From Belgium Suzie and I moved on to Dieppe in Normandy, France.
After Belgium it was on towards Normandy in deteriorating weather. It was getting a lot cooler than it had been down South, in Austria and the Czech Republic for example. There the temperatures had been between the high twenties and low thirties in Celsius. Now it was down to the low twenties and occasionally into the teens with showers and ever increasing wind. I had ridden my Suzuki V-Strom 1000 Adventure bike from my home in Ireland, taken the ferry to France, and then on to Germany, Switzerland and Lichtenstein, through Austria and across Italy in the Alps to Slovenia, then spent a few days with friends in Austria. I visited Hungary and the Czech Republic, crossed Germany, and then visited Luxembourg and Belgium. I was now heading back through France, to be at a small town called Saint-Mère-Église, on the 6th June. I was stopping for a night or two in a small port city called Dieppe in Normandy. It is overlooked by an impressive looking, 15th century fortress, Château de Dieppe.
The city was once a walled city and one of the five original gates to the city, known as Les Tourelles de Dieppe, has survived.
Dieppe is quite pretty, but to a large extent it’s importance as a port and a seaside resort has all but disappeared, and while it does have a port side boulevard or promenade with a myriad of restaurants to choose from, it is probably not the most fashionable of places to holiday now. It is still an interesting and historic city to visit and is very popular with motorcyclists.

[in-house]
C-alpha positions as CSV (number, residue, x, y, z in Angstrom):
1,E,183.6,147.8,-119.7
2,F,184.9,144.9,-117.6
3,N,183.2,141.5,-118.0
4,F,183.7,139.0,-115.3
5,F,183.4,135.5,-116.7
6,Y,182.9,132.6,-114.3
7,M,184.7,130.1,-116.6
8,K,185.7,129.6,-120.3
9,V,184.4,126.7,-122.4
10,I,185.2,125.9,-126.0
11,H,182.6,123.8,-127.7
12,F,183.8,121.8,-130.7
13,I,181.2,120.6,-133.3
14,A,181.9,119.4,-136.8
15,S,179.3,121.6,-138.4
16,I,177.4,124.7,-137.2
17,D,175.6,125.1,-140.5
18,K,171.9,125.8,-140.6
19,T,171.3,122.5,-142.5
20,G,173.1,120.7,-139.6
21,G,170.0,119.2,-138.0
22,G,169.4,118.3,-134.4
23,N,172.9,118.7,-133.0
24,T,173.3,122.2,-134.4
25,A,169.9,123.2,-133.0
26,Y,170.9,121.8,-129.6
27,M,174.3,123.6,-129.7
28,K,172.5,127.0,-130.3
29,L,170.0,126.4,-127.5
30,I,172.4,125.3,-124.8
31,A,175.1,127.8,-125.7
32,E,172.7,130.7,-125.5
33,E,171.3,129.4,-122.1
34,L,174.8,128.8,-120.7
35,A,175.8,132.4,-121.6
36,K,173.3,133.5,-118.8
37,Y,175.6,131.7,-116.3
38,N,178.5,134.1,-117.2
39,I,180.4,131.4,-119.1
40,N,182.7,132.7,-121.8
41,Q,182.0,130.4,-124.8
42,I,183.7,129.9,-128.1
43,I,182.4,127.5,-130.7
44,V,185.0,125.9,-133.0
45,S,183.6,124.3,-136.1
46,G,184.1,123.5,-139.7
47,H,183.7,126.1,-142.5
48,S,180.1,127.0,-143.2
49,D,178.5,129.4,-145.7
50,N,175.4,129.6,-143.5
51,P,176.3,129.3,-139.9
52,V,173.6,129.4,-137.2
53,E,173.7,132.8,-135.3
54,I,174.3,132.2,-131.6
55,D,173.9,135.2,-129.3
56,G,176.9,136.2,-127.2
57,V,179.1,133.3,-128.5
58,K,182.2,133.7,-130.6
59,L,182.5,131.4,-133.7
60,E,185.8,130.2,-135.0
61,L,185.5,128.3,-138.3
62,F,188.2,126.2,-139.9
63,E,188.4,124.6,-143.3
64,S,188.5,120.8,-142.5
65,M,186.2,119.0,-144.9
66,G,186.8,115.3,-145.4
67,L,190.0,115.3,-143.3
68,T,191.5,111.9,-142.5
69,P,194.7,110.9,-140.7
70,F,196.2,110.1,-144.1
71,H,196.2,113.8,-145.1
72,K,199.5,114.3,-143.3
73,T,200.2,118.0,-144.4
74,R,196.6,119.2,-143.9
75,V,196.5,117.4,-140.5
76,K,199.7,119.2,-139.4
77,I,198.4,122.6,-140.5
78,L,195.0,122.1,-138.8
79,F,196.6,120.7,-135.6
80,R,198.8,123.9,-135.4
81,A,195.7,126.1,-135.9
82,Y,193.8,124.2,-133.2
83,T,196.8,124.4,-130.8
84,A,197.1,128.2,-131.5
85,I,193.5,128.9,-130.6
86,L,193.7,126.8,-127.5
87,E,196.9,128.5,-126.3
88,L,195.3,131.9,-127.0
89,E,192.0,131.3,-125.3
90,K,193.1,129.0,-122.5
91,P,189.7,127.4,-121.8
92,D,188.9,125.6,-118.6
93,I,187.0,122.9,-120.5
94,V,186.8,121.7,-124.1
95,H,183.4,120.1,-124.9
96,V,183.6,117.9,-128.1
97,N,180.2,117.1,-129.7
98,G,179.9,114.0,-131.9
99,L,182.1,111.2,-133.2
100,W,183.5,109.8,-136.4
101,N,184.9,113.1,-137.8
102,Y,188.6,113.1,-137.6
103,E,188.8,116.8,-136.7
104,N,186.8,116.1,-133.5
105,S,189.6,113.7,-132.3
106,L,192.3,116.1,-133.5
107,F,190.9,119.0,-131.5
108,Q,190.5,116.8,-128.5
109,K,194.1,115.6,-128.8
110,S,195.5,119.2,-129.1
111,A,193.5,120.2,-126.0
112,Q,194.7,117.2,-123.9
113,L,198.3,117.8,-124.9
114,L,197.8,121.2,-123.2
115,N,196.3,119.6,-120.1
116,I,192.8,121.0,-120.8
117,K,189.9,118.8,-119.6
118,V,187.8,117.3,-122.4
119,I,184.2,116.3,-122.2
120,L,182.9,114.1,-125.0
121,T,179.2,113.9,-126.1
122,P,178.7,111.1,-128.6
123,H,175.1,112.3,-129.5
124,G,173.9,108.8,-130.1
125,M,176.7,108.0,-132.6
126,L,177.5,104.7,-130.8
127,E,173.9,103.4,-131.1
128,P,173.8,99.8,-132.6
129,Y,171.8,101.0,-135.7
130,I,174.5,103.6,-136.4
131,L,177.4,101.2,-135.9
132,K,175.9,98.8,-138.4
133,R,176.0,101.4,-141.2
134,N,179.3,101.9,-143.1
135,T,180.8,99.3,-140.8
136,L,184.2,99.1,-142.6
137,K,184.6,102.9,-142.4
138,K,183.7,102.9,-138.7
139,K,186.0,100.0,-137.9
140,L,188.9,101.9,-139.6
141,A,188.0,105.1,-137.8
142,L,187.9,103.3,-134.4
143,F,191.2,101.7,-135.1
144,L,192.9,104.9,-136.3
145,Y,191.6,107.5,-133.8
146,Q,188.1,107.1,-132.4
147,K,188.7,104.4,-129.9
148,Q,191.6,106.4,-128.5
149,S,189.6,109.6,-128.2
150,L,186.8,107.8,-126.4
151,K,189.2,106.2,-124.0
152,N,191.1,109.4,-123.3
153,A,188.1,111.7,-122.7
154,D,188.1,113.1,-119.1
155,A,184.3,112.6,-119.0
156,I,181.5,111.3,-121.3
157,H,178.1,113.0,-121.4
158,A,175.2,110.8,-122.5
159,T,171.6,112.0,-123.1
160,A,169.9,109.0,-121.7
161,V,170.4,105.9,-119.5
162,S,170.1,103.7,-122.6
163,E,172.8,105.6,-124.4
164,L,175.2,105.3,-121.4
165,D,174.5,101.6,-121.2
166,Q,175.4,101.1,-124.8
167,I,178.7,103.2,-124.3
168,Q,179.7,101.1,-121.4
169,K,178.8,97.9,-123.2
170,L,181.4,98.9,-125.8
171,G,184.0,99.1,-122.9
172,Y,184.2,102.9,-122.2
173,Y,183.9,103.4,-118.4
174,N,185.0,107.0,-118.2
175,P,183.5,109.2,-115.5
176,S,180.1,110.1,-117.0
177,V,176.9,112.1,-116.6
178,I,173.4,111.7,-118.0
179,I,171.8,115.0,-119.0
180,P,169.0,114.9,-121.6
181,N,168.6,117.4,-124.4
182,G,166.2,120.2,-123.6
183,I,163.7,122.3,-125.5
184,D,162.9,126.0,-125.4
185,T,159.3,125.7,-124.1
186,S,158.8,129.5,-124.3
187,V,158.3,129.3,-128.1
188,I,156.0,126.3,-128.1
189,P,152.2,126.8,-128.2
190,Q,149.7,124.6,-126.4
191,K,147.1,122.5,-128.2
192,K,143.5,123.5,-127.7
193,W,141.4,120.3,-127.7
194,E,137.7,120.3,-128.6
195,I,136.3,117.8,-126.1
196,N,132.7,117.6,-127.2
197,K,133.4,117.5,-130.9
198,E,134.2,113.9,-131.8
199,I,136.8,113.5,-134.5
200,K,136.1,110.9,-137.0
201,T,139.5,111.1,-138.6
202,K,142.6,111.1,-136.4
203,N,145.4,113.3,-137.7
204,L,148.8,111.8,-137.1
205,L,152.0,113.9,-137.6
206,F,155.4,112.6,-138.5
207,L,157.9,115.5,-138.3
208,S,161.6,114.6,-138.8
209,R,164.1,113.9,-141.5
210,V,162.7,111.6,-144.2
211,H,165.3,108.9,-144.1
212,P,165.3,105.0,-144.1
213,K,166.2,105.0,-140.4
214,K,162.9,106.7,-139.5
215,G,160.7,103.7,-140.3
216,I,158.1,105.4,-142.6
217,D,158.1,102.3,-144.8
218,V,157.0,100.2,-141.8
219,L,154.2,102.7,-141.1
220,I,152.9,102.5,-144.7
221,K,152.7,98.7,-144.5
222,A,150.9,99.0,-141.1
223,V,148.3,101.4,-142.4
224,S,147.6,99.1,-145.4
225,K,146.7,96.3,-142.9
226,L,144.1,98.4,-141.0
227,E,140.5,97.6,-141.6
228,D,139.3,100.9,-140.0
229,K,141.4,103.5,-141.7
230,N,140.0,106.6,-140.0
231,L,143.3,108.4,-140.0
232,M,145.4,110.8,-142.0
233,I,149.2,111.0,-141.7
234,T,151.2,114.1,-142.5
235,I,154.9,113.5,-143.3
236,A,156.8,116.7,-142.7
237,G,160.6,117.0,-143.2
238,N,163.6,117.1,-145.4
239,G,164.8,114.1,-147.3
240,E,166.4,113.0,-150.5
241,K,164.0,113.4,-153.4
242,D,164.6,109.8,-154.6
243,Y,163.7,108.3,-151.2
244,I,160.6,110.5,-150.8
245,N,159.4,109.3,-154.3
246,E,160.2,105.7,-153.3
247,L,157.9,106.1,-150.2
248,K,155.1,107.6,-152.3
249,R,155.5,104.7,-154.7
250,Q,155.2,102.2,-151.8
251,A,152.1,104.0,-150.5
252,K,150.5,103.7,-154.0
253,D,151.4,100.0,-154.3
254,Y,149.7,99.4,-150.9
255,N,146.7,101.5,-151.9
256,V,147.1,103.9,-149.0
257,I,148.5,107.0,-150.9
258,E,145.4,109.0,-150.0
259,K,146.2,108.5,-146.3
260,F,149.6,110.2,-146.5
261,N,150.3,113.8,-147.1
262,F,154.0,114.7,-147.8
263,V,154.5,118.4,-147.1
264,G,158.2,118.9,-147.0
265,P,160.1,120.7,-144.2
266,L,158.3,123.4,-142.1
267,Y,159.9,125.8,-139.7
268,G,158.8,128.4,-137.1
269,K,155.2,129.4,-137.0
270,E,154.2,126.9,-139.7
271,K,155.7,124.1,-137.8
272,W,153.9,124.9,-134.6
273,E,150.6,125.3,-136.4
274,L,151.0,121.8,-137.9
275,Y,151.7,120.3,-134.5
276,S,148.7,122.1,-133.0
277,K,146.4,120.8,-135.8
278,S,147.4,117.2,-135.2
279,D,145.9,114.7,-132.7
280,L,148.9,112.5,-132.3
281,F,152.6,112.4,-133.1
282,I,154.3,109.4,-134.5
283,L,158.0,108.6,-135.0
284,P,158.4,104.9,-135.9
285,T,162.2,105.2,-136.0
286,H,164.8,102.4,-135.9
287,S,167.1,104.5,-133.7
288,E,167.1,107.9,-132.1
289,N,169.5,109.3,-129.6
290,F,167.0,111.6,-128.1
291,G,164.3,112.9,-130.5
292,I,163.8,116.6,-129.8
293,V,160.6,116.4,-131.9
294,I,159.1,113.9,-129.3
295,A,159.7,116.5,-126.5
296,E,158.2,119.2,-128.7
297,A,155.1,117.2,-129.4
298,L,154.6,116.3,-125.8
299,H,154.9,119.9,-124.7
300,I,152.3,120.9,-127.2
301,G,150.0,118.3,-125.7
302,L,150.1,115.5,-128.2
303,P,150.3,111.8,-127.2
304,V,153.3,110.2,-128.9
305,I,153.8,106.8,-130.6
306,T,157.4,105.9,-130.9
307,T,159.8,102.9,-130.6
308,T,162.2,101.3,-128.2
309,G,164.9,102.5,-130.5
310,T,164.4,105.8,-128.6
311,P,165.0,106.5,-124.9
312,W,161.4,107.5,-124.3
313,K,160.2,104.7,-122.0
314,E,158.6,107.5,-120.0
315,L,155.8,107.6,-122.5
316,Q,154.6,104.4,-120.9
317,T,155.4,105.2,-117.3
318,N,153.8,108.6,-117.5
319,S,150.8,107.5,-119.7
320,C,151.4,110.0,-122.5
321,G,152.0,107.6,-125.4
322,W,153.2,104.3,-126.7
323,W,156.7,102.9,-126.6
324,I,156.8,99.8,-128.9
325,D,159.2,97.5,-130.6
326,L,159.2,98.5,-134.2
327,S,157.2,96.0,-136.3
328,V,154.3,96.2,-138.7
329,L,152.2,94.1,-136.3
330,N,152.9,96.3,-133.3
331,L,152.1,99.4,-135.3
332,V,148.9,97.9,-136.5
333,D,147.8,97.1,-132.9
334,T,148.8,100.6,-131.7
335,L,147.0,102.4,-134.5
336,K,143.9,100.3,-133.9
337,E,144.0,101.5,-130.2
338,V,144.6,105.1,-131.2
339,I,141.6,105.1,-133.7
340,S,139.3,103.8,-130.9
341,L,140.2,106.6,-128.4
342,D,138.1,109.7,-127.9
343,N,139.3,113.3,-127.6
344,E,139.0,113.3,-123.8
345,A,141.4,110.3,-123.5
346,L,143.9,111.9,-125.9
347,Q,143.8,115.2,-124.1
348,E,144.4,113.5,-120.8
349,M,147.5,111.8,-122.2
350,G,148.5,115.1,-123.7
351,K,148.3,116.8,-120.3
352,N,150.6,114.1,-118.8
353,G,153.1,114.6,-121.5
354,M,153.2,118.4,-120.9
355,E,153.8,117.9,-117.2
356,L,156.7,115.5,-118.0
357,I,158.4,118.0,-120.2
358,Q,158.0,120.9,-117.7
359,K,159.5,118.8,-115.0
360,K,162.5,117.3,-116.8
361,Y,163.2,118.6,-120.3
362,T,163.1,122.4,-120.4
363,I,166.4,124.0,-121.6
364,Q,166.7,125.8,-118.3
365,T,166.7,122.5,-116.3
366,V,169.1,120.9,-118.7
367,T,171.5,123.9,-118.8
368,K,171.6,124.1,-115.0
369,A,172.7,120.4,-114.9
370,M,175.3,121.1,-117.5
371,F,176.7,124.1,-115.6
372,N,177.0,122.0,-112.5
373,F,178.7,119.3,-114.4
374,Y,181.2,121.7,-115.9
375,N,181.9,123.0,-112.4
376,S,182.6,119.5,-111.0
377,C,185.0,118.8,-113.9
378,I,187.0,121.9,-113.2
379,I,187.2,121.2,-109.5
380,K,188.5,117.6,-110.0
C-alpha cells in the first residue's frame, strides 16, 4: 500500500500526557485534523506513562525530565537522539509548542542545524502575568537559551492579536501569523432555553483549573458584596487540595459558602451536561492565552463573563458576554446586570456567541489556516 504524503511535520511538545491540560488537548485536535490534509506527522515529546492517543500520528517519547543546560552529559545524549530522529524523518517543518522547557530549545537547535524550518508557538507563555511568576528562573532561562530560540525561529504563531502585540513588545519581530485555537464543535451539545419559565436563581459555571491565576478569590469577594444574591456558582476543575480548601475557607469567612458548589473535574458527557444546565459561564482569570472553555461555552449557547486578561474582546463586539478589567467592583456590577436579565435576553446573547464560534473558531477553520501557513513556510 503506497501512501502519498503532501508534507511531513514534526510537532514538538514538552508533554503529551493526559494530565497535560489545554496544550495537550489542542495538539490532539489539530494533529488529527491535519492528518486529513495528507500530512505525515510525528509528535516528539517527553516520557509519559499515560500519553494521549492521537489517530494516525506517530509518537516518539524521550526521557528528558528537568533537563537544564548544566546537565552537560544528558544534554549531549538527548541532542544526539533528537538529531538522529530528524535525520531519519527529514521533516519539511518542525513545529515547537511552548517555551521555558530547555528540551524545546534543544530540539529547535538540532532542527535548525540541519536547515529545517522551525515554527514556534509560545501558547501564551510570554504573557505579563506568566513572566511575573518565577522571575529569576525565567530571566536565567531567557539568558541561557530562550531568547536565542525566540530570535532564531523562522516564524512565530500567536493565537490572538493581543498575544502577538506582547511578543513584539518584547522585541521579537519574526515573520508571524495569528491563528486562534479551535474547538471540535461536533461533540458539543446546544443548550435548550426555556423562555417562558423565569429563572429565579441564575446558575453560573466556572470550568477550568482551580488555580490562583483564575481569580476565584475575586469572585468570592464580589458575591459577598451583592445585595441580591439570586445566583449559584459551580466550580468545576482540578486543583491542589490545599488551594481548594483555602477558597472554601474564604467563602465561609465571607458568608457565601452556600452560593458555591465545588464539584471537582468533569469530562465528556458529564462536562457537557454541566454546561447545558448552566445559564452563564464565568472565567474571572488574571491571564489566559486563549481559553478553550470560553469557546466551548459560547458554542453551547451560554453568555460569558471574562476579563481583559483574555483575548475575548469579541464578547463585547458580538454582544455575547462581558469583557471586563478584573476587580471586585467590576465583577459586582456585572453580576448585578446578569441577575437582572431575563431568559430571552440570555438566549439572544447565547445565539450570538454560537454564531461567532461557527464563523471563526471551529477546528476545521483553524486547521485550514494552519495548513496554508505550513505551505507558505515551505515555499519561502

It’s also still quite a busy port for the yachting fraternity and you could spend a considerable amount of time admiring the pleasure craft tied up in the marina.
It is noticeable too, how many of the finer cars in life are to be seen in Dieppe. Apart from some Porsche and Ferrari examples that seemed to be there for some kind of event, that standard of car is certainly not out of place on the streets of Dieppe.
I visited one of the great little restaurants situated along the promenade and while the language barrier did cause some problems, as neither of the two girls that were serving had any English, I had to use my very limited French and a bit of guess work to choose my order. I think you can see it didn’t work out too bad.
A nice fresh fish dish with the fish wrapped in bacon. I didn’t do too bad in the dessert section either.
No idea what it was but it tasted gorgeous. One of the girls chose a white wine for me that came in a carafe so I didn’t have the benefit of looking at the label. Whatever it was, it was light and dry and went very well with the food.
The next morning I rode up to Étretet, which is best know for it’s white chalk cliffs, and is very popular with tourists, and the beach and town were very busy. There were also lots of fine motorcycles and vintage cars to admire in the town.
It was warm and sunny and the queue for ice cream was extensive as you can see. The streets of Étretet are full of beautiful old shops and buildings and there are no shortage of interesting restaurants and cafés to chose from.
The beach is excellent with a great promenade from where there are many places where you can take steps down to the great looking beach. You can walk right up to the top of the white cliffs on either end of the beach as there are well worn paths to get you there.
After Étretet I set out for a well known landmark. Le Mont-Saint-Michel, as you can see in the featured image, is one of the best known images of all attractions in this part of the world, and it’s well worth a visit. Nowadays you can’t actually drive up there as it’s always so packed with tourists. It’s well served with a large amount of car and coach parking and shuttle buses to bring you right up to Le Mont. I didn’t hang around too long though as the gathering rain clouds were an omen for my visit to Saint-Mère-Église for the final part of my visit to Normandy.